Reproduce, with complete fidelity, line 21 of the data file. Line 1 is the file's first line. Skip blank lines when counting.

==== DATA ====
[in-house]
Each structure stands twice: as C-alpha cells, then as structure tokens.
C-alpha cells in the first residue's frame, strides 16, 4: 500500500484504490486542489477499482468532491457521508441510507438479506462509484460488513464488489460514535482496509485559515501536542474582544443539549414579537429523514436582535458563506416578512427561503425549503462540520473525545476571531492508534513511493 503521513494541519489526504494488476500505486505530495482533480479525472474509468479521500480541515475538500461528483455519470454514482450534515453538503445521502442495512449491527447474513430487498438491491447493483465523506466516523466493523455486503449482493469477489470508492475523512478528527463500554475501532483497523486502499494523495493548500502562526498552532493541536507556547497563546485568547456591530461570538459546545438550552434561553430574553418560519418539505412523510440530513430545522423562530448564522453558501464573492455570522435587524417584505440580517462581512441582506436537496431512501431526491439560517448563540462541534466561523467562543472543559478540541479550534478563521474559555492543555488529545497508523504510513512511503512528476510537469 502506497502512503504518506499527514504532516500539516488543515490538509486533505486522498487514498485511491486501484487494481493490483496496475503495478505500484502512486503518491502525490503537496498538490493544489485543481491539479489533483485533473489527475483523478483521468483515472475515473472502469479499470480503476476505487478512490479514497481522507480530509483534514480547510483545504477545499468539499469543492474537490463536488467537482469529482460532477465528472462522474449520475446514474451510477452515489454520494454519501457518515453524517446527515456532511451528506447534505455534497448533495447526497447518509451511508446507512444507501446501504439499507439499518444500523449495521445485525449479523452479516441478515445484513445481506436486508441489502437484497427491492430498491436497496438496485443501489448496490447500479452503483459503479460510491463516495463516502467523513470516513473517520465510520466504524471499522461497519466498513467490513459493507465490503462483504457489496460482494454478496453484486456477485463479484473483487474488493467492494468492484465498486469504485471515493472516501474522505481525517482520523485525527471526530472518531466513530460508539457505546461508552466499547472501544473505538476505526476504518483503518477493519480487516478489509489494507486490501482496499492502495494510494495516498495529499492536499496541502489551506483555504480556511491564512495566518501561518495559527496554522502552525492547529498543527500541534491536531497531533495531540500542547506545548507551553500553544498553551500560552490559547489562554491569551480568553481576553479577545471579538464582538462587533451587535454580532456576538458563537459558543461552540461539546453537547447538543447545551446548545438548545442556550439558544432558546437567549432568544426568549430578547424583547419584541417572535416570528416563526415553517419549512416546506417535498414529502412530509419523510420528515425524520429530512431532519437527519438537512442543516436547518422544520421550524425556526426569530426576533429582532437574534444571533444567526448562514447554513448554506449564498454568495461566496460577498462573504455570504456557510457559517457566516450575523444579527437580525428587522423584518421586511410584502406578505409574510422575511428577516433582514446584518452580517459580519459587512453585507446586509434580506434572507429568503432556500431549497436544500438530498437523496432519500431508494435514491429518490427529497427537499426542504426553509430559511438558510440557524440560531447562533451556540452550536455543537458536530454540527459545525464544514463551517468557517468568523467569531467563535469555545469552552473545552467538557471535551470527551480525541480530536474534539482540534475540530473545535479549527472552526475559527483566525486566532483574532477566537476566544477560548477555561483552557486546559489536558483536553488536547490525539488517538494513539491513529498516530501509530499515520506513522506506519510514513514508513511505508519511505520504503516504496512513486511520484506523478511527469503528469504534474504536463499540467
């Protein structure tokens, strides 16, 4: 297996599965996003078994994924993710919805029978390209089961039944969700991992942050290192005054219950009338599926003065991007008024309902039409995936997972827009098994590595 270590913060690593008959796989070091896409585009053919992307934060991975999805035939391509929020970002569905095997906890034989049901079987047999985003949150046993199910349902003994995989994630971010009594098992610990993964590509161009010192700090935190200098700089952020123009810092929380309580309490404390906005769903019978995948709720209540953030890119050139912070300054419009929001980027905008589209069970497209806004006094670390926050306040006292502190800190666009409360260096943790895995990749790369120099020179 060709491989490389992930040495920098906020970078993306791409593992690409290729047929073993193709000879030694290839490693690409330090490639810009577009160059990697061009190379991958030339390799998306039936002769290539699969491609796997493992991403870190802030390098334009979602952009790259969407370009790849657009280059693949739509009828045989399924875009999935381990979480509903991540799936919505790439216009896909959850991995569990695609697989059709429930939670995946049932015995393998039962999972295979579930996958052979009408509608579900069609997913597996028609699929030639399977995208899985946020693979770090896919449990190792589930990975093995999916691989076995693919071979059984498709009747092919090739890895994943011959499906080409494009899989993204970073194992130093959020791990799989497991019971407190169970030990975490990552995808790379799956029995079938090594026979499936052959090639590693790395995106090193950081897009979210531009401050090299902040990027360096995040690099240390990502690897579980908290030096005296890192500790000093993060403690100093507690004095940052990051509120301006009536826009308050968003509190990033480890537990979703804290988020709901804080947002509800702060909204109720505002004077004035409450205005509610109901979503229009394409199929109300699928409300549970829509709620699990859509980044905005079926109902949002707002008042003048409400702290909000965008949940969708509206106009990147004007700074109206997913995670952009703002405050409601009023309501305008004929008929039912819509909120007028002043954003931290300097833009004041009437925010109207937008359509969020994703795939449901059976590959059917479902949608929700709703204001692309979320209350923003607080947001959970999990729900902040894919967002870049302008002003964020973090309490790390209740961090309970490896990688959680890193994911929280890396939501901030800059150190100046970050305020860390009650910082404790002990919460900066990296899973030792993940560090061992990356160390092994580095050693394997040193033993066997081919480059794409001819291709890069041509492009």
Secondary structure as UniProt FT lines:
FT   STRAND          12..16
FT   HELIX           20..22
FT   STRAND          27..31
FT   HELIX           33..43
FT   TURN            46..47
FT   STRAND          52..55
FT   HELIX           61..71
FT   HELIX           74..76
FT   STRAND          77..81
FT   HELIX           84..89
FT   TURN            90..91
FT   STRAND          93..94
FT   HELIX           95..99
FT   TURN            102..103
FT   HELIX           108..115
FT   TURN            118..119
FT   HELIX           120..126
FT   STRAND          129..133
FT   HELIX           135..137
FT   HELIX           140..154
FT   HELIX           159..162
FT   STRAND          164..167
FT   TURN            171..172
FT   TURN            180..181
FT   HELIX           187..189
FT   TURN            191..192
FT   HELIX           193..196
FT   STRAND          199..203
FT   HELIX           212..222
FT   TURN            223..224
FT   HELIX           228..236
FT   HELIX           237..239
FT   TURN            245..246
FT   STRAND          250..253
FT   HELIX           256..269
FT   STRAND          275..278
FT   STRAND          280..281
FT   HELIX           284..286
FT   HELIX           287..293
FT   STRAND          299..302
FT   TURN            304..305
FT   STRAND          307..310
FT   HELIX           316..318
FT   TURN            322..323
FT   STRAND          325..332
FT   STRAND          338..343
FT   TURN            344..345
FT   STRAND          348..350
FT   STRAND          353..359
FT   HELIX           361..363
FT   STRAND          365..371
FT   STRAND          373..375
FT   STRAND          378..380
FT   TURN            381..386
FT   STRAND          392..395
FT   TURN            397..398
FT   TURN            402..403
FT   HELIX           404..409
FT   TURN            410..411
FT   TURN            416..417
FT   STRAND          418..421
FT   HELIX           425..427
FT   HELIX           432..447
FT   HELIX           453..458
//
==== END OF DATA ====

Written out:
FT   TURN            118..119